AR: Well that’s one thing, the arrogance and stupidity of the offer, but I mean from the side that there were guys trying to hit him up for the gig!
EC: It’s a pretty startling and frightening scene on that page.
AR: Yeah. But that’s a lot of people’s reality too. I was really lucky because I got to see what you want to do right from the beginning. See how the guys acted, how they learned songs. I got to meet the guys and hang out with them and that was certainly valuable.
EC: Do you see people today who move into town and get to have that experience?
AR: There’s no place like that now. I don’t know, maybe there is. There’s a kid who moved to town who’s sort of a protégé of Brent Mason – Brent still works all the time, he’s a fabulous musician – so he got to go around with Brent on his stuff and learn that way.
EC: So when you were meeting the main studio guys, would you tell them you were a jazz player?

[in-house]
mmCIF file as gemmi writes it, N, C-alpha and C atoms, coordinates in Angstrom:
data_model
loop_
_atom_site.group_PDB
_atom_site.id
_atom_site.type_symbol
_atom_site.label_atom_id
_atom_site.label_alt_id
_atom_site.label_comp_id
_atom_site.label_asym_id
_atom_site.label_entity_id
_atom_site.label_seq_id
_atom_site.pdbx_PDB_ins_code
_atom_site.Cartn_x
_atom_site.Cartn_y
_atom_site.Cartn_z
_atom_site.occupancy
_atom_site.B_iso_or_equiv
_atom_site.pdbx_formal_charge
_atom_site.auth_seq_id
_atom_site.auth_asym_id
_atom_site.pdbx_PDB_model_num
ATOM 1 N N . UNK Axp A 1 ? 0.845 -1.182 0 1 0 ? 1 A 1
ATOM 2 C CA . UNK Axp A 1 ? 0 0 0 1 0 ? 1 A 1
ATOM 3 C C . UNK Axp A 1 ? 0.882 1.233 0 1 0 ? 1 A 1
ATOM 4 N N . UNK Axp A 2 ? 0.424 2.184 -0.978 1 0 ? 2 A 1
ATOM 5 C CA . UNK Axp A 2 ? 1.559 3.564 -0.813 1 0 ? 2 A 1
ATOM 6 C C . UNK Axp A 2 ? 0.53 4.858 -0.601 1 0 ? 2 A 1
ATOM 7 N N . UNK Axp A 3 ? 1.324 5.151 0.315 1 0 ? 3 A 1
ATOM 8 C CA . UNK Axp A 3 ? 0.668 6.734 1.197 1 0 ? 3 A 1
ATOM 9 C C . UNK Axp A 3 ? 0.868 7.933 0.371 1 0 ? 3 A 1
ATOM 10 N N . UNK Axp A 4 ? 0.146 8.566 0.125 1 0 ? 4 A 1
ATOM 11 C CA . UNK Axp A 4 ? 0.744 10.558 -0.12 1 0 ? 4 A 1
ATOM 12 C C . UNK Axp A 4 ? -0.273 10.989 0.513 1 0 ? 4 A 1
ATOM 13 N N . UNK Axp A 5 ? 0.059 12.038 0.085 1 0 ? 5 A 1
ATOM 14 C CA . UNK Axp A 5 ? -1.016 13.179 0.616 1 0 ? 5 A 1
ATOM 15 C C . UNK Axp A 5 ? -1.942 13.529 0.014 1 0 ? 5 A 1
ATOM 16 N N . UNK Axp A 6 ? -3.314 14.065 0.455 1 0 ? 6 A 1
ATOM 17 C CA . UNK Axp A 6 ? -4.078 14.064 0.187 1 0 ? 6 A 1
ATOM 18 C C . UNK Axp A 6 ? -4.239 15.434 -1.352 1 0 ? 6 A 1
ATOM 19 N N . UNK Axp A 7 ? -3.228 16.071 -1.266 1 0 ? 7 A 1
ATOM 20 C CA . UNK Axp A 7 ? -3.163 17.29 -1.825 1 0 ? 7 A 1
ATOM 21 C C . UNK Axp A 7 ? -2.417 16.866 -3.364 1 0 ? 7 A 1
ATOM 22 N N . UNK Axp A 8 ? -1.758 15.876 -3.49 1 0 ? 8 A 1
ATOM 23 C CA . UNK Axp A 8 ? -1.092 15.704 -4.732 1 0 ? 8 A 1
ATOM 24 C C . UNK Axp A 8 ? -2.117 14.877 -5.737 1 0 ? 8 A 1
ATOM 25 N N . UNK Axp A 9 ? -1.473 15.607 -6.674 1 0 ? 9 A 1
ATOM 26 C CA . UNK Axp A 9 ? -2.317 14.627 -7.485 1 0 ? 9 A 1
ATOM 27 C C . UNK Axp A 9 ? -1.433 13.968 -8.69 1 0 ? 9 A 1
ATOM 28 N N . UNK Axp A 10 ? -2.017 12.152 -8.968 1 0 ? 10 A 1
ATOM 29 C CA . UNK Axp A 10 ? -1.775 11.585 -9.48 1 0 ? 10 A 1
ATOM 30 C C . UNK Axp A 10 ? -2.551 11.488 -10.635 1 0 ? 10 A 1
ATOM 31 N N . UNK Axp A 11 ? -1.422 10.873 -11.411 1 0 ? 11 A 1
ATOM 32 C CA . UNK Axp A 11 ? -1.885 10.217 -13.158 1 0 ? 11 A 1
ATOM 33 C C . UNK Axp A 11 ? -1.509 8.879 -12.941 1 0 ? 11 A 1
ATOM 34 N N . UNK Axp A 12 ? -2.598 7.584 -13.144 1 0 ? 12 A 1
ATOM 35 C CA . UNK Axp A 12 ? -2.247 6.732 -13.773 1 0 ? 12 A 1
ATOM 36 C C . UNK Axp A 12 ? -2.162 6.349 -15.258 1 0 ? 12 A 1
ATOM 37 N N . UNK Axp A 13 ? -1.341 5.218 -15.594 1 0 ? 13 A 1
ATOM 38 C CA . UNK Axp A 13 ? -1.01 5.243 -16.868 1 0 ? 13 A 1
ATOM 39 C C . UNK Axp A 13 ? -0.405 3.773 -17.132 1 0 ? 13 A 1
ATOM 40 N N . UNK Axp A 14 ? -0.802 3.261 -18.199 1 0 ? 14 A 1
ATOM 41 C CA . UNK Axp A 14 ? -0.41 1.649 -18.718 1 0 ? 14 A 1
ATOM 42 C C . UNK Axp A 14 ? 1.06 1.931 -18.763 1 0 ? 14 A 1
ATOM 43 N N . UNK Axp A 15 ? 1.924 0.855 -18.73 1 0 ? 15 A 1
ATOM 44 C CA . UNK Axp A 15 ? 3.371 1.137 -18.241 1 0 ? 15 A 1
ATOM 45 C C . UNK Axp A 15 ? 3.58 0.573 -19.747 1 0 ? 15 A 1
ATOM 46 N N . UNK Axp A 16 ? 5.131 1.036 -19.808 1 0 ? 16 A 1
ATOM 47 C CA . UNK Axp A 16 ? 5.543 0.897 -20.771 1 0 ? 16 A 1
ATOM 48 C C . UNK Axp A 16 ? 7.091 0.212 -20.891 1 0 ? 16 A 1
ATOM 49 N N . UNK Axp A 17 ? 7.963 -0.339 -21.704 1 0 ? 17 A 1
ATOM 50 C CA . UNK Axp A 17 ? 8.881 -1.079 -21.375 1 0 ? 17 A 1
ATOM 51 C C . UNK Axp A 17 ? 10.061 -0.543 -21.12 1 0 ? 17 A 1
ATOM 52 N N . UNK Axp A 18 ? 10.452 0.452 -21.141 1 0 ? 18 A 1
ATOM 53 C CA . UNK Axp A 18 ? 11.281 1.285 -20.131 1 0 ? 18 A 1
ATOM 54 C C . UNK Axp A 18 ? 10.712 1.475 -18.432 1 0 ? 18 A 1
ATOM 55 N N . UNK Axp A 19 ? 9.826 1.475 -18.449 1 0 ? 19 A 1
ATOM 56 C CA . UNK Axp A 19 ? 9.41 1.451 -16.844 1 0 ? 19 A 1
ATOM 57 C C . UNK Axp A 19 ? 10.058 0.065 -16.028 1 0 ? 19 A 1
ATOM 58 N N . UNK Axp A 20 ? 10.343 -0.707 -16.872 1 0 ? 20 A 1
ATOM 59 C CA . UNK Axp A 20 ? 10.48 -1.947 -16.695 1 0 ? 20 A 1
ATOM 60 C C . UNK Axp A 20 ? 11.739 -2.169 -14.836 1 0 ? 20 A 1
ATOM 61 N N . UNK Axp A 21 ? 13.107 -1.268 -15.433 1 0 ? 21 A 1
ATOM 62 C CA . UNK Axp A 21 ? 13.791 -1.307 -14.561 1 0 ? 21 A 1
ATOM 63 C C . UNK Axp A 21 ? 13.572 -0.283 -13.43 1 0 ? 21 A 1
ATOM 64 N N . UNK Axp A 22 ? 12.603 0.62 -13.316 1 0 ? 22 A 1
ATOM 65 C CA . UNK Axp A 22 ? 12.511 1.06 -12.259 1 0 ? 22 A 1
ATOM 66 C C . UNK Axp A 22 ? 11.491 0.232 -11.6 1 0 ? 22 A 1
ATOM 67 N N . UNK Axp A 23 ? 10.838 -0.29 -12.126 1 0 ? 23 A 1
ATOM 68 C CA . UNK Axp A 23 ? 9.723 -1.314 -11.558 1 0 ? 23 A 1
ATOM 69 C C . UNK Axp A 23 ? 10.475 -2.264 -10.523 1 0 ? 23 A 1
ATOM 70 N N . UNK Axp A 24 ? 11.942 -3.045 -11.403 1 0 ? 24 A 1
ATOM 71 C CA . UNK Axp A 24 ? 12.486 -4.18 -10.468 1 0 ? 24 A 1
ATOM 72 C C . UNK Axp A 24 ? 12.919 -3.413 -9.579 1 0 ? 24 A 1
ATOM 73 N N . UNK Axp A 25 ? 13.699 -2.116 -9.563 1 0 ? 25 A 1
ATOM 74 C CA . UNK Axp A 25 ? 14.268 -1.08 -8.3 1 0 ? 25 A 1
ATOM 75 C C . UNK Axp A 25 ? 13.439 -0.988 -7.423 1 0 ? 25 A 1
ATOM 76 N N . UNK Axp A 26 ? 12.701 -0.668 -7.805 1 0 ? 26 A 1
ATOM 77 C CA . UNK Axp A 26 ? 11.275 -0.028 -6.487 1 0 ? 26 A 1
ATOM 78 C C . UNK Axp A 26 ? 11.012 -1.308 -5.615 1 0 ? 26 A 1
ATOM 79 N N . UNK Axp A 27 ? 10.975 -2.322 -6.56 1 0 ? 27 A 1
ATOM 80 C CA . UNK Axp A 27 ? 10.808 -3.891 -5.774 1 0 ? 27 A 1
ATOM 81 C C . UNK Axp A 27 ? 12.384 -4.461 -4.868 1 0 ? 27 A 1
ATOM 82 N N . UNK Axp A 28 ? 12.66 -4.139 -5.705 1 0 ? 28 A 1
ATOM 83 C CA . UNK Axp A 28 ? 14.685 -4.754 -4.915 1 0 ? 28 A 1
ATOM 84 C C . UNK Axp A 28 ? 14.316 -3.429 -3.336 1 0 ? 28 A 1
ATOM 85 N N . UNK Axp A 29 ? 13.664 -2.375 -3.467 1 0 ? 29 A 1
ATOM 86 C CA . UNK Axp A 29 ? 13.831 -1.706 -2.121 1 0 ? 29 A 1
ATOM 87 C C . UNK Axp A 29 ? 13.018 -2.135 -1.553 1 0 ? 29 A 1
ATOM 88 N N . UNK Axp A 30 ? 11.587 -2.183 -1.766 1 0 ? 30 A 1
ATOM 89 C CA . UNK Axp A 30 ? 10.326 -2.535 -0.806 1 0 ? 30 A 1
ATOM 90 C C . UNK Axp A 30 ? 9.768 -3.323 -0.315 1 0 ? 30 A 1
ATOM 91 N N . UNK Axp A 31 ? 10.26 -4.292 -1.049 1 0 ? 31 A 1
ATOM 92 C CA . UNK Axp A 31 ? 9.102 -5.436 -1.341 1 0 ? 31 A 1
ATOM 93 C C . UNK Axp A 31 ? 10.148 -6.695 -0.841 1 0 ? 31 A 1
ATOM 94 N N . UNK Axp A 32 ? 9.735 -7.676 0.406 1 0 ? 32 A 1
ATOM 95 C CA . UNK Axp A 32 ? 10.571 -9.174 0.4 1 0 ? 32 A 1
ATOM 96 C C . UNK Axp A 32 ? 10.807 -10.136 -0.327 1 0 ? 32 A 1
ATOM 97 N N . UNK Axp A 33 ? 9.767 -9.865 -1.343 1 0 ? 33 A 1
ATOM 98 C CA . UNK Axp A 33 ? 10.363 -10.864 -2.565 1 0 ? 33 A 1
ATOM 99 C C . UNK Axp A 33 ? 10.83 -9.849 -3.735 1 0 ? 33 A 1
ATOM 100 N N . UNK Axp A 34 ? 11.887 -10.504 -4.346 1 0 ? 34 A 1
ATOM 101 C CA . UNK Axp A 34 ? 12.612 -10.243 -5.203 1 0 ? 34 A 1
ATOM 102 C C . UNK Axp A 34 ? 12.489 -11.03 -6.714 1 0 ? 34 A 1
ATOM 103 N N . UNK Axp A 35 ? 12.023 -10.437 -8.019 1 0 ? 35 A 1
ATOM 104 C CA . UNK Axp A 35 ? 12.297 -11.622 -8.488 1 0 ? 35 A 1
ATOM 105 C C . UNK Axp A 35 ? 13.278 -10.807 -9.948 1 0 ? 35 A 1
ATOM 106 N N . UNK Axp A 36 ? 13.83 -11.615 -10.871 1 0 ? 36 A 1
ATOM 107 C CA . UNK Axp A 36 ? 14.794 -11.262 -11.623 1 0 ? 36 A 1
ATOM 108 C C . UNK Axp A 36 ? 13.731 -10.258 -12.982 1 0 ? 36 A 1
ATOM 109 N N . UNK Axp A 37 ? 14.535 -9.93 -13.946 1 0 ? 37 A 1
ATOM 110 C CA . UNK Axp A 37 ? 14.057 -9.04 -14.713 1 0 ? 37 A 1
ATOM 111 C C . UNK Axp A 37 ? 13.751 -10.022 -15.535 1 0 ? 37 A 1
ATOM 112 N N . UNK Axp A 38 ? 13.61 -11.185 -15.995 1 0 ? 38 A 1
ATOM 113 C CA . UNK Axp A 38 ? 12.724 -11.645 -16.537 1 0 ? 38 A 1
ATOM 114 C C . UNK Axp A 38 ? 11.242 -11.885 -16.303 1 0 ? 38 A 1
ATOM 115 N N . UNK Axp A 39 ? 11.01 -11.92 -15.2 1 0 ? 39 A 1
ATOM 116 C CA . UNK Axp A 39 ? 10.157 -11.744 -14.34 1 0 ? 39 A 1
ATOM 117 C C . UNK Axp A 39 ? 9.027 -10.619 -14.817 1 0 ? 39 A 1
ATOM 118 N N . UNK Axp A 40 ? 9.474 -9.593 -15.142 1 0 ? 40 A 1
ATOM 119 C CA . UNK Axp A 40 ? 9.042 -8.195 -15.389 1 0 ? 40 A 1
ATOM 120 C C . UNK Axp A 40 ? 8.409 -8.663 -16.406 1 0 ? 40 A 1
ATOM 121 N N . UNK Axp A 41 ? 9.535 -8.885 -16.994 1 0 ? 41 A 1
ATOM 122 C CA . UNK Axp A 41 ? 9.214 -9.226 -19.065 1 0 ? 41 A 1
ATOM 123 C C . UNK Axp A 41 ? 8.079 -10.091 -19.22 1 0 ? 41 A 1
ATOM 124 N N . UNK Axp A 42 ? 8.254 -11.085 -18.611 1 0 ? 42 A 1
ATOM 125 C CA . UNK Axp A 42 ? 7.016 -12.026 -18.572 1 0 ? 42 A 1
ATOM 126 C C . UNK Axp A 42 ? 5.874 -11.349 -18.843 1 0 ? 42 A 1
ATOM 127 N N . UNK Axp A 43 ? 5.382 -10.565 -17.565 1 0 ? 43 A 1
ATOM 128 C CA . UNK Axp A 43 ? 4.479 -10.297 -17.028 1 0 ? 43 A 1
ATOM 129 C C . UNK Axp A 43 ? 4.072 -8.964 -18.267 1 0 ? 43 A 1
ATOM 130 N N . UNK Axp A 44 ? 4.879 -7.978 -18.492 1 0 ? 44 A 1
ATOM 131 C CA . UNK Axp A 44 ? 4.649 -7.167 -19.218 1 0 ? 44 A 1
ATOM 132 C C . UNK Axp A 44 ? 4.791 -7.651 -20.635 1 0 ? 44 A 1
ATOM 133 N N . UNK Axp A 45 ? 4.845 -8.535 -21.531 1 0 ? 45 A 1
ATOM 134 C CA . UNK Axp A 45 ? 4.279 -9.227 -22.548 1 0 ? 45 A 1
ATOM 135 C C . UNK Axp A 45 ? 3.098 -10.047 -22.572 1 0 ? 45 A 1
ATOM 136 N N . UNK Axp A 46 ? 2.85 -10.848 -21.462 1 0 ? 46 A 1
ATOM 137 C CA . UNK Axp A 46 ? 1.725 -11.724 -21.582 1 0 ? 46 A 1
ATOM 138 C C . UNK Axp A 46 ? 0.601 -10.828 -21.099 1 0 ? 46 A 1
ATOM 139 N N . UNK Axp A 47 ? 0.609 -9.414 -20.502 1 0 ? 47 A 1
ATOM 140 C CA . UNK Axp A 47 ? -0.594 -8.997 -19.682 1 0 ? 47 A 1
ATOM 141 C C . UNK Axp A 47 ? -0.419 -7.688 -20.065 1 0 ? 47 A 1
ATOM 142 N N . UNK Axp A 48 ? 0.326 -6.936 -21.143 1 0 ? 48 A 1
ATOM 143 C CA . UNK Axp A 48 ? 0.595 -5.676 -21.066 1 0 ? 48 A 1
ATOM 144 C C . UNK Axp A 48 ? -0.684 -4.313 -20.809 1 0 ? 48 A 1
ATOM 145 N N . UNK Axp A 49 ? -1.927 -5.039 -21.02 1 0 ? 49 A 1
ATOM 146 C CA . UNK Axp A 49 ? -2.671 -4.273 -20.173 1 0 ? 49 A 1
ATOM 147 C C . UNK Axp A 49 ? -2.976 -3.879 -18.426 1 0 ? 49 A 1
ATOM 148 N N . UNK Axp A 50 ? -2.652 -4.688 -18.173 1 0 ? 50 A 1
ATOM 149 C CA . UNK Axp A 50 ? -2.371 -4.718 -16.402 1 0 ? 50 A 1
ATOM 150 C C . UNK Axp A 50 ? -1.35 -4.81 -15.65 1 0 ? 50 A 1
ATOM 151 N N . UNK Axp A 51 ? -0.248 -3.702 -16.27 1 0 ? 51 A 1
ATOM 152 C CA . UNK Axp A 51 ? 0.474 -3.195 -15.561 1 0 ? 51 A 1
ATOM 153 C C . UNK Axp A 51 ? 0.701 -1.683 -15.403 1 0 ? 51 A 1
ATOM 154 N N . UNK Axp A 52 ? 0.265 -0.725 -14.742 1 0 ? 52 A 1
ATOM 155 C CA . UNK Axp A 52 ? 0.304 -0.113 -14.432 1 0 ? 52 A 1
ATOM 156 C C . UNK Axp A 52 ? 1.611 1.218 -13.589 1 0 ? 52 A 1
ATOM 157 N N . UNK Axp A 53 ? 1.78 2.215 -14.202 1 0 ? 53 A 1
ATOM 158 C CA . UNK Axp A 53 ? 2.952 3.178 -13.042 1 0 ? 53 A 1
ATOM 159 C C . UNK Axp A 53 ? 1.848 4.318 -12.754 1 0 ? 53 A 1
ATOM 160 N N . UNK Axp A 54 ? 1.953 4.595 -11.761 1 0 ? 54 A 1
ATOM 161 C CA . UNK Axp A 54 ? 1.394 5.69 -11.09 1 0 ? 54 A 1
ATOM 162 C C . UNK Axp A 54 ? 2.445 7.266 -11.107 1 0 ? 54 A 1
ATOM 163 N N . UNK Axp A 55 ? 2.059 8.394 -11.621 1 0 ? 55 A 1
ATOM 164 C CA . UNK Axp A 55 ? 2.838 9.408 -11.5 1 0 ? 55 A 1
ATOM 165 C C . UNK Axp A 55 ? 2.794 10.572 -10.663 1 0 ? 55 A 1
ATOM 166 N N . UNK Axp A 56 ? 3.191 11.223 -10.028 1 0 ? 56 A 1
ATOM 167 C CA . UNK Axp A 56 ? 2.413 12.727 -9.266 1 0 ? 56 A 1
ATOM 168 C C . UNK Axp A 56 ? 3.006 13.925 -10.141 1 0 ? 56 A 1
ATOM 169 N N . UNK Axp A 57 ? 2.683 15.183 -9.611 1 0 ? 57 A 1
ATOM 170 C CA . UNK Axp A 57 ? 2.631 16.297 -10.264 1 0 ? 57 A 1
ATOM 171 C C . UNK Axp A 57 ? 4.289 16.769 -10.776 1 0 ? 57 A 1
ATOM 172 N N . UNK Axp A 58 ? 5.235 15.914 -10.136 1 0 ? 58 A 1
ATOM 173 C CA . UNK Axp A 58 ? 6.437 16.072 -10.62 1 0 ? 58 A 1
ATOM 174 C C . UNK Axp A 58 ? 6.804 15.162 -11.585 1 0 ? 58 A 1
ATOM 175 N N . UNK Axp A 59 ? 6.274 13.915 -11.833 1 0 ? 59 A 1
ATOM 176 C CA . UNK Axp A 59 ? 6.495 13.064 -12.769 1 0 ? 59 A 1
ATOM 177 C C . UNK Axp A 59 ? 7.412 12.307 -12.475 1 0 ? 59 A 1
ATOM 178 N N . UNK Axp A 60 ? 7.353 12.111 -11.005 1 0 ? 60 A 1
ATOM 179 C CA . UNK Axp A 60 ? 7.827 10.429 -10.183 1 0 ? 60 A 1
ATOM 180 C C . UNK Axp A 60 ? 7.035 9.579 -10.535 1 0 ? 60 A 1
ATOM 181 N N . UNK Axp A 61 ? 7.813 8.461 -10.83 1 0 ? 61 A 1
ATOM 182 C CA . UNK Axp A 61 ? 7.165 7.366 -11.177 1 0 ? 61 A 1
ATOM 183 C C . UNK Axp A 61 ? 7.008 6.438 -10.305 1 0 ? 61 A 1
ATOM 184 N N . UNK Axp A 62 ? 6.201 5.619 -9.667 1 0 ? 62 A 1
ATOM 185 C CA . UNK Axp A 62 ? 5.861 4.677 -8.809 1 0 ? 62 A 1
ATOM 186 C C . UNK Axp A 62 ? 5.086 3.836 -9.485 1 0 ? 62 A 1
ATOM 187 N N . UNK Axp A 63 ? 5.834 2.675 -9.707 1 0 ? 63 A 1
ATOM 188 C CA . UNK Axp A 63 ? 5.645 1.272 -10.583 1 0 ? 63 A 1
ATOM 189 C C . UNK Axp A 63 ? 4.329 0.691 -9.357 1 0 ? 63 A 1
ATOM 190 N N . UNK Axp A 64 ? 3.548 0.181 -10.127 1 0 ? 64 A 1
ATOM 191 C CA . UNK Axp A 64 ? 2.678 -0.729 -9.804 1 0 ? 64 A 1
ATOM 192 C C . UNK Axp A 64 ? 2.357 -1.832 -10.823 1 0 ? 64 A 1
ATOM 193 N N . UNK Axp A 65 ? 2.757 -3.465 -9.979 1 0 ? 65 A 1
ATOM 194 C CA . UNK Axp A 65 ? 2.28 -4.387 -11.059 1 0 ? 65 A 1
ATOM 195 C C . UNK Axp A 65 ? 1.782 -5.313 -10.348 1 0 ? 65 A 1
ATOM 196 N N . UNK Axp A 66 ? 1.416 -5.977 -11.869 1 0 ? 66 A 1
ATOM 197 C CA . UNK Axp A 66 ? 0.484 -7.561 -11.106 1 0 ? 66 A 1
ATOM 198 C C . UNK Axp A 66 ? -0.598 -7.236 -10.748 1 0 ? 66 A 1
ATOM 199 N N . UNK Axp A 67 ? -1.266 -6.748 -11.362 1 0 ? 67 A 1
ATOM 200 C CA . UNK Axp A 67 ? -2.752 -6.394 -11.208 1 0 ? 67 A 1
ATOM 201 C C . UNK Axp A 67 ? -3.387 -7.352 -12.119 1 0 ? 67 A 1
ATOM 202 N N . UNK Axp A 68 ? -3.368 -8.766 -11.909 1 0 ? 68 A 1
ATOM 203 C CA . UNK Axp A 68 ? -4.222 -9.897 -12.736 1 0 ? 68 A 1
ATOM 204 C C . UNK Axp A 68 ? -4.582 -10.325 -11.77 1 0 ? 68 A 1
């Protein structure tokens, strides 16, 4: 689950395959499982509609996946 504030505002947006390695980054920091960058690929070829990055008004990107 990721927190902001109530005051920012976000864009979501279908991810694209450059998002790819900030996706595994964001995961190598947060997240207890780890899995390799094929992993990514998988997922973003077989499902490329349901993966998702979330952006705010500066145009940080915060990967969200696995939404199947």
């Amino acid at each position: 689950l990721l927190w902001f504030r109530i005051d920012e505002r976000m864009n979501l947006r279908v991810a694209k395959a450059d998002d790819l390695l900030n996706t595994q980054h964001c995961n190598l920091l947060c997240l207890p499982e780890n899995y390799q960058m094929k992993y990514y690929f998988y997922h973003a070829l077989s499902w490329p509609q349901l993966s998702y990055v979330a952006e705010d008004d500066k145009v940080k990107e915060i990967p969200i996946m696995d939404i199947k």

AR: I kind of turned my back on jazz for quite a while there because I really wanted to be a part of the scene and be successful.
EC: Is that something you felt the need to do, or did happen naturally because you were working in different areas?
AR: It happened naturally. I had done a pretty good amount of jazz in the Bay Area. I had a really good teacher there, a guy named Dave Smith who was a Joe Pass disciple – student, I should say. And I got together with guys regularly and just played, which has always been the best thing you can do in my opinion. I still do it. There was probably ten years where I didn’t do any jazz here. But then I started getting together with a couple friends just about every week and realized how much I loved it. We had what I always think is so important – what you’re doing with the Jazz Workshop jam session – a place where you can f#@k up and nobody will be mad at you! A place where you can learn how to approach tunes.
EC: Sometimes it does seem that in Music City, because so many people work in studios, they don’t take chances when they play jazz like you might be used to in other cities. Many of our players’ approach to jazz seems really down the middle.
AR: It does. If you have an eight-bar solo – if you’re lucky – it’s got to be perfect the first time.
EC: In 1980, was anybody in Nashville able to work full-time as a jazz player?